Wednesday, July 25, 2007

On death and dying

My husband lost a friend today. A friend that wasn't very old, quickly lost his life. It has been looming over our home for days now. We have been living, waiting for the news. I got to thinking about what types of children's books deal with death and dying? I immediately thought of all of the books that deal with the death of grandparents. There are a lot of those out there. That is a very real issue for children because a lot of them lose grandparents as children.

I have some chapter books that deal with death and dying:




1. Charlotte's Web- We wept openly this school year when that spider died. I heard the children discussing the importance of friendship, loyalty, and that very special spider. We loved her dearly, not just the character, but the friend she was to Wilbur. She is a very special spider. We talked about her qualities throughout the year, when a friend wasn't being kind, we remembered Charlotte.




2. The Miraculous Journey of Edward Toulane- I happened upon this book because of the Tales of Desperaux, the same author, Kate Dicamillo. This book is about a rabbit, a toy rabbit, that experiences what it is to love, and then loss. In this book one of his owners, named Ruthie, is poor, very sick, and so little. The rabbit grows to love her and be loved for the first time in his existence. Ruthie dies. My students stored Ruthie in their hearts the way Edward did. He talks about how Ruthie's death hardens his heart to never love again. My students understood that opening his heart meant that he might be hurt again. We discussed that after such loss people must choose like Edward to love again.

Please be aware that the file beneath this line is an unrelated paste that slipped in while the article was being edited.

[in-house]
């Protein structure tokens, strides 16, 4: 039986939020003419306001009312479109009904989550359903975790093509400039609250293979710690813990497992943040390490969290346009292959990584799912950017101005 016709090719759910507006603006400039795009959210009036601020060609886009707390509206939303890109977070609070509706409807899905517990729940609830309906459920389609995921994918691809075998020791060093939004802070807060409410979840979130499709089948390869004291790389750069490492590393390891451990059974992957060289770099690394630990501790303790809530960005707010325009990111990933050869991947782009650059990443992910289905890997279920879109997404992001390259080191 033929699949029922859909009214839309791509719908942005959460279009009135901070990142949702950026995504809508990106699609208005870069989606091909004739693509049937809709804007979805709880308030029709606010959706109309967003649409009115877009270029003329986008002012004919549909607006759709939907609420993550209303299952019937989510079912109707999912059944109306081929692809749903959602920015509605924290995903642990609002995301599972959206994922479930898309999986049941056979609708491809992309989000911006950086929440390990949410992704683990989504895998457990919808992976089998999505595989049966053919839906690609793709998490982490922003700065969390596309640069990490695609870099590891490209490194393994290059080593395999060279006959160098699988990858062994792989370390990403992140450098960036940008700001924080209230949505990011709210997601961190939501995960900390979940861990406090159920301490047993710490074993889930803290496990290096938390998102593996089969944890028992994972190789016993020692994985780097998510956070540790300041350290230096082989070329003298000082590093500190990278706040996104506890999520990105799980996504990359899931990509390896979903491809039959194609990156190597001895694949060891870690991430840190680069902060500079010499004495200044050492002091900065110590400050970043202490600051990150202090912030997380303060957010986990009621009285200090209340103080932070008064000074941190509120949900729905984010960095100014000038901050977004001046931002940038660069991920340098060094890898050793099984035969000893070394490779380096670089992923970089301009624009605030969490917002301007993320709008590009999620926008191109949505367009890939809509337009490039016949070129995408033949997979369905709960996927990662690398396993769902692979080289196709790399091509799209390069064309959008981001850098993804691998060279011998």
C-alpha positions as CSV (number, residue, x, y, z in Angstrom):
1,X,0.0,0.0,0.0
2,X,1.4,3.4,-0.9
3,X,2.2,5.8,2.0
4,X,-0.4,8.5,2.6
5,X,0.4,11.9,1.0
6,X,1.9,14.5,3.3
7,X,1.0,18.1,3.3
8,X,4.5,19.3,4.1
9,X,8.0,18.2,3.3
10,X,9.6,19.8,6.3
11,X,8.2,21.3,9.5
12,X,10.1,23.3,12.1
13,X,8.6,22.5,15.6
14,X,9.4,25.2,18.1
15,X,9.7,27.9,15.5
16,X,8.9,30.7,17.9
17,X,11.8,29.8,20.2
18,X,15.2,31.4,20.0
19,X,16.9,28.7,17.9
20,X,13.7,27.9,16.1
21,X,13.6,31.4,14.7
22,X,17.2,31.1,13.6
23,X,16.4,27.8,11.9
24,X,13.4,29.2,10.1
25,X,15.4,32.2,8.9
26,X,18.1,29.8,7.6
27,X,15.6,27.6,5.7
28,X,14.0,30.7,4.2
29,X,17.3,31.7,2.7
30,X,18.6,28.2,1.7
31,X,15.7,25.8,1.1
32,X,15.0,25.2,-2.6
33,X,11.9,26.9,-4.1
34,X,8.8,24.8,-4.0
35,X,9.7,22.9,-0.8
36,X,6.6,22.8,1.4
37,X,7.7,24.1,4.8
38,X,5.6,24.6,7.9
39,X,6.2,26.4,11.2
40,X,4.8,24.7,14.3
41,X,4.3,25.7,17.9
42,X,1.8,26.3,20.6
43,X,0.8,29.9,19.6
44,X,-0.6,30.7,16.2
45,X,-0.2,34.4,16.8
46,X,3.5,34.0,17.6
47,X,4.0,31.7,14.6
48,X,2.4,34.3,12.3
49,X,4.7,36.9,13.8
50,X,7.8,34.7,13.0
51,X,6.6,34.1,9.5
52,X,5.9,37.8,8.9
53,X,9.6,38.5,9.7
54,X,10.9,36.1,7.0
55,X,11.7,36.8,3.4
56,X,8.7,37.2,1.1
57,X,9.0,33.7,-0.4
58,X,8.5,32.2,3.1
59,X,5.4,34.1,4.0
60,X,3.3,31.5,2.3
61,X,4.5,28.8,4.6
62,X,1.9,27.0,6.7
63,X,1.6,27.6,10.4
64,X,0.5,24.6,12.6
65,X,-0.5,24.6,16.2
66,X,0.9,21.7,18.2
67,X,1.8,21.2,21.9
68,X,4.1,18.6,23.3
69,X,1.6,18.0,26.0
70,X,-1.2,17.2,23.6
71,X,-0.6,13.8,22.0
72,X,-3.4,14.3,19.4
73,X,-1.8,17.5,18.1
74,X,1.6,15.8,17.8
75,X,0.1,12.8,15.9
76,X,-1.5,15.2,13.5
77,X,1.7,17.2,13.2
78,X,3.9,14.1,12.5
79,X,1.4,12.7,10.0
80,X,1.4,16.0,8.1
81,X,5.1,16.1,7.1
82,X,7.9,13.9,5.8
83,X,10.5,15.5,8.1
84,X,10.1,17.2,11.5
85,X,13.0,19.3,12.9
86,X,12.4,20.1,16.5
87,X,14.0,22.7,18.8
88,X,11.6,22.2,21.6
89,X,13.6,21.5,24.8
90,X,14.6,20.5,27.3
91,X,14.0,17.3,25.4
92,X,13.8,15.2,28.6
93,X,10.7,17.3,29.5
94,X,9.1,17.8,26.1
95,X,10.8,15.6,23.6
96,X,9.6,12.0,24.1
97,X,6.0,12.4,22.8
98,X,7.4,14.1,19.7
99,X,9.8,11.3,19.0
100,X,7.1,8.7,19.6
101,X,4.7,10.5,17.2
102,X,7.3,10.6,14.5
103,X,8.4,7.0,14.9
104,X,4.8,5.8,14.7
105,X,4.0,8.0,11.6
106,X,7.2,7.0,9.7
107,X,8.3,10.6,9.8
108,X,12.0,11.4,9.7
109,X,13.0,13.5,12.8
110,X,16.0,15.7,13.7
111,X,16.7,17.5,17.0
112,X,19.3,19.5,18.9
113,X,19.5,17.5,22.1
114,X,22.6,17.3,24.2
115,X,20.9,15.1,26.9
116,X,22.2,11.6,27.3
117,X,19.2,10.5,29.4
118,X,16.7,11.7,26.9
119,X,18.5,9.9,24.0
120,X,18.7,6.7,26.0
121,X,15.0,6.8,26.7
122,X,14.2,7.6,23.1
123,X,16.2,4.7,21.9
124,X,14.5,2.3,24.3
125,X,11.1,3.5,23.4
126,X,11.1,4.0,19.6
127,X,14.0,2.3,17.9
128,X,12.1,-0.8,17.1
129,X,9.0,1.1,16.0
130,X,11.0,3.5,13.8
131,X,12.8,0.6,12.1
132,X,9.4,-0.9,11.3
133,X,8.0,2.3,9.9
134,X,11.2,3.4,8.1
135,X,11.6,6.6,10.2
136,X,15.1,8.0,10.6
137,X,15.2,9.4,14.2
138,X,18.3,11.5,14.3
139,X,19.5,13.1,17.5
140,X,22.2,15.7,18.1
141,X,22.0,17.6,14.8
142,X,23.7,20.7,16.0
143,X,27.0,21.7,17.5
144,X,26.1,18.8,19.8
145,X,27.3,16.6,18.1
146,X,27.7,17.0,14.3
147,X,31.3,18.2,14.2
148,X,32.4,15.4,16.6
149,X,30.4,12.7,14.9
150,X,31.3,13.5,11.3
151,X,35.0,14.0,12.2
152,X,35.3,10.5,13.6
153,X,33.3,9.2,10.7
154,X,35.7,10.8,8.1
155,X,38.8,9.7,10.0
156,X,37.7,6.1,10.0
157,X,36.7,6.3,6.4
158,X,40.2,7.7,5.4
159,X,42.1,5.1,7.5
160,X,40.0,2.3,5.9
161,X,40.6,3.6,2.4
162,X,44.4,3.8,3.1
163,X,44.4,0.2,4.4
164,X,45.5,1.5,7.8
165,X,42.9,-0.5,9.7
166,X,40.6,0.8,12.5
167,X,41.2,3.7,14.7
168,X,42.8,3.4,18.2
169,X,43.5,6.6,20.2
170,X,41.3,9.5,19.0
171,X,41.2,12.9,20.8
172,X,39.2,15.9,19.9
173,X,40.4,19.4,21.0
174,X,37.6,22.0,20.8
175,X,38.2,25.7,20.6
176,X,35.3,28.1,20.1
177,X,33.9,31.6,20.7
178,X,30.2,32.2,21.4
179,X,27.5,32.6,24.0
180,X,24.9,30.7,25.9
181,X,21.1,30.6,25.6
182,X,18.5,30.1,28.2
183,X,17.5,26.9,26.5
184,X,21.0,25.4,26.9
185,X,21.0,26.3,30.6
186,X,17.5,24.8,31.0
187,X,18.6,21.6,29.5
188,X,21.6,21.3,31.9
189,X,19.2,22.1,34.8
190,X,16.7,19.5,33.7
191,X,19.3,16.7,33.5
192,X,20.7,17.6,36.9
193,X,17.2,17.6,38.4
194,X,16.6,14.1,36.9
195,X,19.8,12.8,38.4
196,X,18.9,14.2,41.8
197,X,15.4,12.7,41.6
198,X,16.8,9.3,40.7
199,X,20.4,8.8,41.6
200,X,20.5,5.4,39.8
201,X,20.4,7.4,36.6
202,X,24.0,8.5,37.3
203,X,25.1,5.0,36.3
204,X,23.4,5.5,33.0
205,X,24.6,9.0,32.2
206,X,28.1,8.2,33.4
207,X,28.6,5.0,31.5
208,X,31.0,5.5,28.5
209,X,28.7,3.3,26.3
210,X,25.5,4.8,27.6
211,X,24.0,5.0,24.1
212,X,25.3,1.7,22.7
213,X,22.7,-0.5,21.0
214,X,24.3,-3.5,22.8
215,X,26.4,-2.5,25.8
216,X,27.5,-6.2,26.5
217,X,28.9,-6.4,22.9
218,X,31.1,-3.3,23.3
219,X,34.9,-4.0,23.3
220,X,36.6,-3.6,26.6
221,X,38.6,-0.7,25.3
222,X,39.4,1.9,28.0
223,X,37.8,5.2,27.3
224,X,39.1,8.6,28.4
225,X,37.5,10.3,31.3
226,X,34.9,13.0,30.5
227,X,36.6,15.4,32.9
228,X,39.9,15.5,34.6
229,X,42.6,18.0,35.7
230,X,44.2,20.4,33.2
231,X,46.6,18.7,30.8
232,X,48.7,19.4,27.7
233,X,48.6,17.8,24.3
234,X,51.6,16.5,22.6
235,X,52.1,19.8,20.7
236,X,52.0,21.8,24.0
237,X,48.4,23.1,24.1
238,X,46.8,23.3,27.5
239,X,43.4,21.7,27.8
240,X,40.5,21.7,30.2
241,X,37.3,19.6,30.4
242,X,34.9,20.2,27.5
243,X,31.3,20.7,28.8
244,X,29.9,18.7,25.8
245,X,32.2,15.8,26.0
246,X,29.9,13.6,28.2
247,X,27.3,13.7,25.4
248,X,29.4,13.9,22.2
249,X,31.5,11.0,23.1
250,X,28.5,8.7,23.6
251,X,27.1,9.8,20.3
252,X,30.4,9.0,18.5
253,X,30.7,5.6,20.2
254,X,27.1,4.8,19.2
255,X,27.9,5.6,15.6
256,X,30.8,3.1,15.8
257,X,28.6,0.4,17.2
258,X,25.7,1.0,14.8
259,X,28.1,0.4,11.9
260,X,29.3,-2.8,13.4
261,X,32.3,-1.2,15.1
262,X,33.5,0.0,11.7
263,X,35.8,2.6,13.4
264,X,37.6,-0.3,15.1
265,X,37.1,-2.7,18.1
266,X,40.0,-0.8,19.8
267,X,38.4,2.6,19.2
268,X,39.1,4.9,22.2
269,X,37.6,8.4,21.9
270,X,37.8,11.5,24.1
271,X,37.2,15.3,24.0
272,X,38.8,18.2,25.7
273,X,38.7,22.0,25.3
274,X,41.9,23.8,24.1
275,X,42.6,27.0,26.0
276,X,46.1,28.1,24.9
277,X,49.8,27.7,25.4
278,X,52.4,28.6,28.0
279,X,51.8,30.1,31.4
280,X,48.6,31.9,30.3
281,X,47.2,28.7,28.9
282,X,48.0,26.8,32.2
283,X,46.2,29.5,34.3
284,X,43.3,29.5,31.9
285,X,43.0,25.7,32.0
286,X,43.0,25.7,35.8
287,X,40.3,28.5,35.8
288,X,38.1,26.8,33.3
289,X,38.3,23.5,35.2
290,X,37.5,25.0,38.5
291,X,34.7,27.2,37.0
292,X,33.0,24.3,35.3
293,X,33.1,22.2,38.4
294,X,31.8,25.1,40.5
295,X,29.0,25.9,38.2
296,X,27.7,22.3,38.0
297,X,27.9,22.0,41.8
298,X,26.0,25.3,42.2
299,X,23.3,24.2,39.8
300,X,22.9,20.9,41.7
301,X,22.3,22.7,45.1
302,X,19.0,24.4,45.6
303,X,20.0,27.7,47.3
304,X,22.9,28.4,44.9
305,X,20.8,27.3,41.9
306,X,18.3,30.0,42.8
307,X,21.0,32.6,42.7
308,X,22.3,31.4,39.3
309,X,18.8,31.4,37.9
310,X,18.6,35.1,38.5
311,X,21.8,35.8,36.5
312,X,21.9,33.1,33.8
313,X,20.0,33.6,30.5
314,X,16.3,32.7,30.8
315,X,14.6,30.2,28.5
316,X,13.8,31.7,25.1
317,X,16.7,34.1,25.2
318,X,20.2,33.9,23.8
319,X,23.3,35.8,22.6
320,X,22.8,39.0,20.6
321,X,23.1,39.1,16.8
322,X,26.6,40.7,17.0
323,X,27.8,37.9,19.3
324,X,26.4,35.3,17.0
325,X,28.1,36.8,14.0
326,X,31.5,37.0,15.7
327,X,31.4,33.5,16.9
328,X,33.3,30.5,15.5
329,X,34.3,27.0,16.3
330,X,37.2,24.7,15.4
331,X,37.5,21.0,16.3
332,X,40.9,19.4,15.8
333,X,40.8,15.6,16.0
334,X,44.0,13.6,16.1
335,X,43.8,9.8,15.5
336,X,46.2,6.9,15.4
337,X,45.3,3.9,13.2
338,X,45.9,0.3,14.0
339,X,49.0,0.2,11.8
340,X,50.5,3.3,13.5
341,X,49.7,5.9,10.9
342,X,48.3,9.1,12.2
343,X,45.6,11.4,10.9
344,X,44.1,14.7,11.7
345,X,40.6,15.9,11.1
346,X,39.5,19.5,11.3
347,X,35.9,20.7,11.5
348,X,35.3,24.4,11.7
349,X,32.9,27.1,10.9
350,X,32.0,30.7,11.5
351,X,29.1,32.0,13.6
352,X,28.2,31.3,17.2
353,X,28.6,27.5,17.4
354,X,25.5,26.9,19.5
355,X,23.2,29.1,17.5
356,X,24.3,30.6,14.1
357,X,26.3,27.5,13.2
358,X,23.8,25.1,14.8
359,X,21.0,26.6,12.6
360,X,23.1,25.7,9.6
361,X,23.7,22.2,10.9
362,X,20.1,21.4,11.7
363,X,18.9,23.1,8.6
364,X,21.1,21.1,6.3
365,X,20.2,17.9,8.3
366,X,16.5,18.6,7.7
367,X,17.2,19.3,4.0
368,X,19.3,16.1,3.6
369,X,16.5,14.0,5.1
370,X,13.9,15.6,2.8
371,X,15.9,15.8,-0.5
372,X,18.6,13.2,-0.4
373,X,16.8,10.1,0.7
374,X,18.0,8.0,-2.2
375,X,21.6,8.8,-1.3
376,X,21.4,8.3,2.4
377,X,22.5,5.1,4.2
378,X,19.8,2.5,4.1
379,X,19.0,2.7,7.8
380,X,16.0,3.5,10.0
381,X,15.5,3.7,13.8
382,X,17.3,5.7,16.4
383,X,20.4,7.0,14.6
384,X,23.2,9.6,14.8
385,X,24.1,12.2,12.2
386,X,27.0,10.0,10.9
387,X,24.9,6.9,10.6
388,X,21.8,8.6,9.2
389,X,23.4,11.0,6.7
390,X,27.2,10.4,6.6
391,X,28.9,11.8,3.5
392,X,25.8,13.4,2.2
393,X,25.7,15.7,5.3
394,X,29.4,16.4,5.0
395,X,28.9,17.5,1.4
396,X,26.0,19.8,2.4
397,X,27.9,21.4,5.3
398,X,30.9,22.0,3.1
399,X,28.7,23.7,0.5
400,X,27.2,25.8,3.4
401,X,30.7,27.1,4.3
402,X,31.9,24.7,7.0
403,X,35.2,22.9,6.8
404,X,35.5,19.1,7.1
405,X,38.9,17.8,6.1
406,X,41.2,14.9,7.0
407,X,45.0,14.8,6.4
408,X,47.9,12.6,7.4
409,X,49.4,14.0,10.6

3. The Boxcar Children- while not a story about dying, the parents are dead, they are orphans. I remember thinking this when I was young and listening to my teacher, why had the parents died? Why would they leave these four children all alone? What was going to happen to them? Why were they so alone?

Do you see how these books draw you in? Do you see the emotional attachments they create for children? I do not think that my students will ever forget how we felt about Charlotte. We loved her to the bitter end, we also learned that our reward for loving her was the hope of her 514 children. They lived on, we learned that. We also learned that it was Wilbur's responsibility, as a friend, to continue to care for them, long into the future. A lesson about life. It is our responsibility to continue to care for those left behind.
Lessons, on death, and dying.

4 comments:

Jen Barney said...

Ahhh... all great books- I hope that S. is doing o.k. Give him my thoughts & prayers...

katied said...

So sorry to hear about your husband's friend. It is funny that I just had a friend email me about books about death. I appreciate your thoughts and suggestions and will be praying for you and your loss.

Bman said...

What about the Living Tree by Leo Buscalia (SP)? I think he did another one called Freddy the Leaf. Sorry to hear about Scott's friend. When he's ready, have him check out my blog. It's all the stuff that interests me. We could talk about fish stuff and football, the Big Ten Season is just around the corner.

LiteracyTeacher said...

First, I'm sorry for your loss.

Second, as for loss and loneliness there's Missing May by Cynthia Rylant and The Graduation of Jake Moon by Barbara Park.